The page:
Farmers and Agricultural Business Inheritance Tax (IHT Reliefs)

By Stephen Meredith

Farmers are very well treated by the IHT rules and farming is the only type of business where the proprietor can claim an exemption from IHT on their home.  However, farmers are notoriously poor at keeping records and there are a number of pitfalls which need to be avoided if the farm is to be passed smoothly down to the next generation without adverse IHT or CGT consequences.

Turning to the farmhouse first, there are 2 conditions that must be satisfied if the farmhouse is to be eligible for 100% Agricultural Property Relief (APR):

  1. It must be ‘occupied for agricultural purposes’ ie one or more individuals who are involved in the faming business must live there eg a sole trader or 1 or more of the partners in a farming partnership
  2. It must be ‘of a character appropriate’ to the land being farmed ie in broad terms, the bigger the farmhouse, the more land that must be farmed with it

The golden rule to avoid falling foul of the first test is that a farmer should never retire no matter what age he is. The simple reason for this is that if, for example, an elderly famer is still living in the farmhouse, if he retires, the farmhouse will no longer be ‘occupied for agricultural purposes’ and will therefore be fully exposed to IHT at 40%.  Please note that farmers will not generally qualify for the new Residence Nil Rate Band (RNRB) – see separate article – since the high value of agricultural land usually means that the value of their assets exceeds the £2 million limit. In any event the RNRB will be capped at £350,000 from 6 April 2020 and farmhouses are often worth considerably more than that.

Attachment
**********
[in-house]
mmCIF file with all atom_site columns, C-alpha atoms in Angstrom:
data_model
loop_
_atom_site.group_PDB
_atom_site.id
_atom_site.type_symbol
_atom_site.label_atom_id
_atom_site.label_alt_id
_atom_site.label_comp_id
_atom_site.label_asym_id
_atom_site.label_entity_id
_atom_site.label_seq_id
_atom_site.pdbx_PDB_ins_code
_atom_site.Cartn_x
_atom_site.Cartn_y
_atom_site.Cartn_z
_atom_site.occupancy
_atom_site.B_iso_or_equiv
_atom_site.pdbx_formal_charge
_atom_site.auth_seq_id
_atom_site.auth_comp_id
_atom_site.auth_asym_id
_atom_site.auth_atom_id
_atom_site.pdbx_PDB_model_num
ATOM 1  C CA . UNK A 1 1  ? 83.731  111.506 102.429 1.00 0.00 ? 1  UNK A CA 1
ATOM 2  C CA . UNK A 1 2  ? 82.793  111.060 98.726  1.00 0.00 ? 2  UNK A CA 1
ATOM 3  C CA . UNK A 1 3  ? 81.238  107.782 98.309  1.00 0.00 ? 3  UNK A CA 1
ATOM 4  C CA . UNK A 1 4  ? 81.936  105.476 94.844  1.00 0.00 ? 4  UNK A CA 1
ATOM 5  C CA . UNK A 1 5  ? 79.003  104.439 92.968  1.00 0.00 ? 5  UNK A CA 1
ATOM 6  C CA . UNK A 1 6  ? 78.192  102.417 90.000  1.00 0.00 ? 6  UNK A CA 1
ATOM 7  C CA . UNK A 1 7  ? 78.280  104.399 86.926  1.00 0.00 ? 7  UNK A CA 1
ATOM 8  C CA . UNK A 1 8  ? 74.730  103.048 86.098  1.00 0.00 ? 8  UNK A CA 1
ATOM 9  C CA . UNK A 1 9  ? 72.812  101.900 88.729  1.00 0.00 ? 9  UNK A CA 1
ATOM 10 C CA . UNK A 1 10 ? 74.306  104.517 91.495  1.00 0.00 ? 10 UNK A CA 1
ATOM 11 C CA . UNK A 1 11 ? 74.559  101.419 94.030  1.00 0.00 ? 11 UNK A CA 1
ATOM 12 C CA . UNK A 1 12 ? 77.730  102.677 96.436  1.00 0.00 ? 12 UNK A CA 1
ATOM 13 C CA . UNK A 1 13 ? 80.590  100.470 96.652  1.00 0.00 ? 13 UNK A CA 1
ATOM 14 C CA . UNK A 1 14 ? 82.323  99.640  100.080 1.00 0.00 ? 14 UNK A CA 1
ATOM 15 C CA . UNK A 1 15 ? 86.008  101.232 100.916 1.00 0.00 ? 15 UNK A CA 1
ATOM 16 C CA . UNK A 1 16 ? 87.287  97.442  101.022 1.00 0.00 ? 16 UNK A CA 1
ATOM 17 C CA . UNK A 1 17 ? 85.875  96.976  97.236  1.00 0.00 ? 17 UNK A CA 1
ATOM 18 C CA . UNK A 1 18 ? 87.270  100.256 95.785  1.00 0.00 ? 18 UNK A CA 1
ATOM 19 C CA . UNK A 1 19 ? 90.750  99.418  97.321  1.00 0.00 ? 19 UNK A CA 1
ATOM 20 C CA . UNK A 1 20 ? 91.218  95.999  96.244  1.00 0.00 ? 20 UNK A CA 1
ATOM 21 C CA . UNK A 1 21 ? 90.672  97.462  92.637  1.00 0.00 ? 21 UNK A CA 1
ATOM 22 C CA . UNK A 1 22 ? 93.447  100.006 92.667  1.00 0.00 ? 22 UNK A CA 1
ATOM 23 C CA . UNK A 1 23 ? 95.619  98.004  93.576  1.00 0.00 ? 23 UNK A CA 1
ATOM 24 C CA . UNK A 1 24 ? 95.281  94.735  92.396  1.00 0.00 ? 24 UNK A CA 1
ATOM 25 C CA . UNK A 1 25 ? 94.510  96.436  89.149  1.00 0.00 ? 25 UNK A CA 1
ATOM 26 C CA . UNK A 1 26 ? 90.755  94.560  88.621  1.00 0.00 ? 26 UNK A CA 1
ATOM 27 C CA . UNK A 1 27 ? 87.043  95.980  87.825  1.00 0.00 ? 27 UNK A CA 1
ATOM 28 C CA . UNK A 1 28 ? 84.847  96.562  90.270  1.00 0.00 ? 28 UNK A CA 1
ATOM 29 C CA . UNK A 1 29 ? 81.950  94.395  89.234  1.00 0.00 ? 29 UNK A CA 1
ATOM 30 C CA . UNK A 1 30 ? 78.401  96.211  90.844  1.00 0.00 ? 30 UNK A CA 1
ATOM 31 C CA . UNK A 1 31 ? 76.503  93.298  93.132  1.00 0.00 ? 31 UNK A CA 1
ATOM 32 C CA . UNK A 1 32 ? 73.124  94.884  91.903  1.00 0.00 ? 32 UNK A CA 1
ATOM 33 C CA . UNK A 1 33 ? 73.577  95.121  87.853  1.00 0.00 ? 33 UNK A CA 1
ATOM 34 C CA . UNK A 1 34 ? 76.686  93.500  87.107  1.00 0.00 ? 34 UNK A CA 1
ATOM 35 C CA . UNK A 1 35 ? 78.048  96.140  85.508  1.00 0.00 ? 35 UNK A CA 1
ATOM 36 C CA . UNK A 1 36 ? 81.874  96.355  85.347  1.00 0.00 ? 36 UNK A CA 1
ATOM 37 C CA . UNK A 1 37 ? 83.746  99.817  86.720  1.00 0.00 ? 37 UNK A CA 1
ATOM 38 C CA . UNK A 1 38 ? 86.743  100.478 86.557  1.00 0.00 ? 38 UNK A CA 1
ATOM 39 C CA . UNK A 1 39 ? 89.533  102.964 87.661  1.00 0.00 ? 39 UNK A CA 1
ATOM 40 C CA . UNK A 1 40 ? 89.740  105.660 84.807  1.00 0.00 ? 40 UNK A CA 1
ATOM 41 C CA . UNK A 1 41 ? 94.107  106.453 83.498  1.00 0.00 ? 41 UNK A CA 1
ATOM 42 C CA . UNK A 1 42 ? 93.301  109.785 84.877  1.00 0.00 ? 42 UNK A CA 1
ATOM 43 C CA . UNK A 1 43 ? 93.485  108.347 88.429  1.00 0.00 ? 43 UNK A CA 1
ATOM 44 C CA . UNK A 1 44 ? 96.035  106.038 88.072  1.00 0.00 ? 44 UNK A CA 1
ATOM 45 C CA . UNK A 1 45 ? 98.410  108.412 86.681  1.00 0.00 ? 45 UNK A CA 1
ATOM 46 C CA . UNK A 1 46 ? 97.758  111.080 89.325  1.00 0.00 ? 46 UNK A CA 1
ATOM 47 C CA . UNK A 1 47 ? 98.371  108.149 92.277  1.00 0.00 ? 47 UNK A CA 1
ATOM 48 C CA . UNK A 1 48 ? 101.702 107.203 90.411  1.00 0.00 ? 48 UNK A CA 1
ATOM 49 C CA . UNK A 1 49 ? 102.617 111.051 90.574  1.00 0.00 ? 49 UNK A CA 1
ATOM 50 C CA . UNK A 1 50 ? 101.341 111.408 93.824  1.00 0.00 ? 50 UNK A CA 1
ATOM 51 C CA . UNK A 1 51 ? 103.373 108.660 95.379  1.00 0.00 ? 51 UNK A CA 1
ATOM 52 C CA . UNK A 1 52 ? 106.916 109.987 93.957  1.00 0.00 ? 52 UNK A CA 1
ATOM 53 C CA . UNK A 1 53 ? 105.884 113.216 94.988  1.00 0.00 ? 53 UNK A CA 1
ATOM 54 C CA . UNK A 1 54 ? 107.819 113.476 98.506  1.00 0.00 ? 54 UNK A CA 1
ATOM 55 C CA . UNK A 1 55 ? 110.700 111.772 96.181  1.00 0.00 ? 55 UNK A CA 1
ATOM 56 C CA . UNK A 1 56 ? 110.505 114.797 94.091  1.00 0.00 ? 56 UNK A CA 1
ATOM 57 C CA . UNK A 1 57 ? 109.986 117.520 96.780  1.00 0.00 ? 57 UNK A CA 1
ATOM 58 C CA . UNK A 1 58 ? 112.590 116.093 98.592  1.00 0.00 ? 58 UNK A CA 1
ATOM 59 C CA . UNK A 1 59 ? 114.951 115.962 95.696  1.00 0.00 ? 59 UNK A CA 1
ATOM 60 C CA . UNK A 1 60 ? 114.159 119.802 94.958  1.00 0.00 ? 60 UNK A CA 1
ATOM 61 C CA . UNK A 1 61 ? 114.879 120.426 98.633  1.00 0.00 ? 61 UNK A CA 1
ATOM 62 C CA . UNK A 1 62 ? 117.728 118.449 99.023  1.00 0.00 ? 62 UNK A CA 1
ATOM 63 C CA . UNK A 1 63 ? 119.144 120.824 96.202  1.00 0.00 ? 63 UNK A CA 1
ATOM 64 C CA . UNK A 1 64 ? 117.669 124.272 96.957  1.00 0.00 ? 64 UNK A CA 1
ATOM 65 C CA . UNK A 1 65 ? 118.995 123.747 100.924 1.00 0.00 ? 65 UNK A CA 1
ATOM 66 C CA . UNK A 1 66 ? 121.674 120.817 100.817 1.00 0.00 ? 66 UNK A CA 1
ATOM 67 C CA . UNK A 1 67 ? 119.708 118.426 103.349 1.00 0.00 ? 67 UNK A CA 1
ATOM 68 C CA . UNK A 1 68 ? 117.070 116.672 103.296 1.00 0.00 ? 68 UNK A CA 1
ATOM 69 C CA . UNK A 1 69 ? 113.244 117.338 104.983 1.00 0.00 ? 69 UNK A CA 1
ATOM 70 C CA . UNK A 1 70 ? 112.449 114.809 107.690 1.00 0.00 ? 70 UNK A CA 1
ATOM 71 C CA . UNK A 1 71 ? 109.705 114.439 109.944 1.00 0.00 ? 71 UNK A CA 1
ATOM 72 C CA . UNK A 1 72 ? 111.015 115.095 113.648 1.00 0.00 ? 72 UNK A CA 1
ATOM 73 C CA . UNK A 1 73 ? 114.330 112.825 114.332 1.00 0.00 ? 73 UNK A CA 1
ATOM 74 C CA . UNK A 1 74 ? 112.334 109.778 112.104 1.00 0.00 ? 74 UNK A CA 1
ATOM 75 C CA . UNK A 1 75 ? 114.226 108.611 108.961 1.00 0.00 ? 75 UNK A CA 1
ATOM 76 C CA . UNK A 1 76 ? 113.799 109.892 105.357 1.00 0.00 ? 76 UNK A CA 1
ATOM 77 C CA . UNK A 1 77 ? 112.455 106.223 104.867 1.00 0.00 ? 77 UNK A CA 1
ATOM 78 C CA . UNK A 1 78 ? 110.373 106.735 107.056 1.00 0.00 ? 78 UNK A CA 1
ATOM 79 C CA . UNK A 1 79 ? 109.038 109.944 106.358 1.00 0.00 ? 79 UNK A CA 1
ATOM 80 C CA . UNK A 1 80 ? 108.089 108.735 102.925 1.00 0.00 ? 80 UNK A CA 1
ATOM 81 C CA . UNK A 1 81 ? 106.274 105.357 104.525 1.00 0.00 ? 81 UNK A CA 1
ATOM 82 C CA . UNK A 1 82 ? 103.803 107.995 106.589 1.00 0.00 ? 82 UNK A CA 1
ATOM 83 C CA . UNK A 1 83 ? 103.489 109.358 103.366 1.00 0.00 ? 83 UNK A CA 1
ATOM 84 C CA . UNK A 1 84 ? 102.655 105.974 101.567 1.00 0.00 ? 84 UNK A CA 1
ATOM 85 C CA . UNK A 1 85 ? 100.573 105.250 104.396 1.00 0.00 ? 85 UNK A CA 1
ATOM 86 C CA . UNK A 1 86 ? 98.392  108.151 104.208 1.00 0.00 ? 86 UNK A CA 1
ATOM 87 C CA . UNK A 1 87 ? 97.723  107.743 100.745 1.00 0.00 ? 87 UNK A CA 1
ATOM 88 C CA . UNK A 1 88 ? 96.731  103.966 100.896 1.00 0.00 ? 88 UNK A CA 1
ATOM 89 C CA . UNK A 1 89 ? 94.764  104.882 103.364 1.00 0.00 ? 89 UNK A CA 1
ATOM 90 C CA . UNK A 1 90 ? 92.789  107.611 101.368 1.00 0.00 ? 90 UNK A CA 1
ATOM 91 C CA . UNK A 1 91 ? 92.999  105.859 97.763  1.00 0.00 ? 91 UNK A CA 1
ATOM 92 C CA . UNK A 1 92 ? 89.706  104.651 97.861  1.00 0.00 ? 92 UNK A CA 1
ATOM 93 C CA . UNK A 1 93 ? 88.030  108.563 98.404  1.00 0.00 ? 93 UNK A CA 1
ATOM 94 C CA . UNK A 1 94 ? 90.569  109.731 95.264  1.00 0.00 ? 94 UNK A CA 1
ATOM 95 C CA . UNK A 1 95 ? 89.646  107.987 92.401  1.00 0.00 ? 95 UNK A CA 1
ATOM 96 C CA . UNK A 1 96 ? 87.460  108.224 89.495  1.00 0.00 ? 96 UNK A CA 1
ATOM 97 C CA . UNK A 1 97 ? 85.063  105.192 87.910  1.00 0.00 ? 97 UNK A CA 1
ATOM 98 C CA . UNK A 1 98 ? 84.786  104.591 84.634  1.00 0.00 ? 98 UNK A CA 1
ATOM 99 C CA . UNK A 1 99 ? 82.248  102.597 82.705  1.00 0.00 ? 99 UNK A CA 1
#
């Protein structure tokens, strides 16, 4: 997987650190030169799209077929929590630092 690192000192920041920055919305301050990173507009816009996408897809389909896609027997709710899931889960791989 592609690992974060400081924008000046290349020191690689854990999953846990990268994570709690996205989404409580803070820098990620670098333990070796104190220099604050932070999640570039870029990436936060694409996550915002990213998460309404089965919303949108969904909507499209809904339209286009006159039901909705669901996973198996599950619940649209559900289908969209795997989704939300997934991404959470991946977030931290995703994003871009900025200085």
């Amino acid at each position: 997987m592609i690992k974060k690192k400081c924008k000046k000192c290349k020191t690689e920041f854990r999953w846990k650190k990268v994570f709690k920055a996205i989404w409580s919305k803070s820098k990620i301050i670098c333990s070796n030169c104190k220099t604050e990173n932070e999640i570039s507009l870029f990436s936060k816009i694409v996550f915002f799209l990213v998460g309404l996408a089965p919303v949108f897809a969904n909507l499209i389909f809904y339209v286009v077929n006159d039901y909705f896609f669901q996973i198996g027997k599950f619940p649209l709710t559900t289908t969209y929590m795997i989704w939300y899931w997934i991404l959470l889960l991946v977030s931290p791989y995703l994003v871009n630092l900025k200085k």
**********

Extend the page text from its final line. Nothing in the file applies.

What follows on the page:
If we take, for example, the not uncommon case of a father and son where, over time as Dasd gets more frail,  the son has taken over responsibility for the bulk of the farming operation, there is no reason why the 2 of them should not farm in partnership with the son taking a larger profit share. The key thing is that the father should remain as a partner, perhaps with a 10% or 15% profit share, thereby ensuring that the farmhouse remains eligible for 100% APR.  Of course, if the son was also living in the farmhouse with his father then the farmhouse would then be being ‘occupied for agricultural purposes’, regardless of the status of the father. However, where, as is common, the father retains an interest in some or all of the land being farmed, there may be other good reasons (see further below) why he should remain as a partner until he dies.

Turning to the bare land itself, generally whether the land is being farmed by the owner or another person, the land will qualify for 100% APR.  If the land is being farmed in hand, then a minimum 2 year ownership period is required in order to claim APR although where the land has been inherited from a spouse, the spouse’s period of ownership can be included. Where the land is being farmed by a third party, 100% APR can generally be claimed, subject to a minimum ownership period of 7 years. Accordingly where the land is tenanted, provided it has been owned for 7 years, 100% APR can be claimed except where it is subject to an old-style Agricultural Holdings Act tenancy entered into before 1 September 1995 where there is no right to vacant possession within 2 years, in which case only 50% APR is available. Please note, however, that in the latter case, such a tenancy can be converted into a post 1 September 1995 tenancy qualifying for 100% APR, although great care must be taken to avoid triggering adverse CGT charges on the surrender of the old tenancy.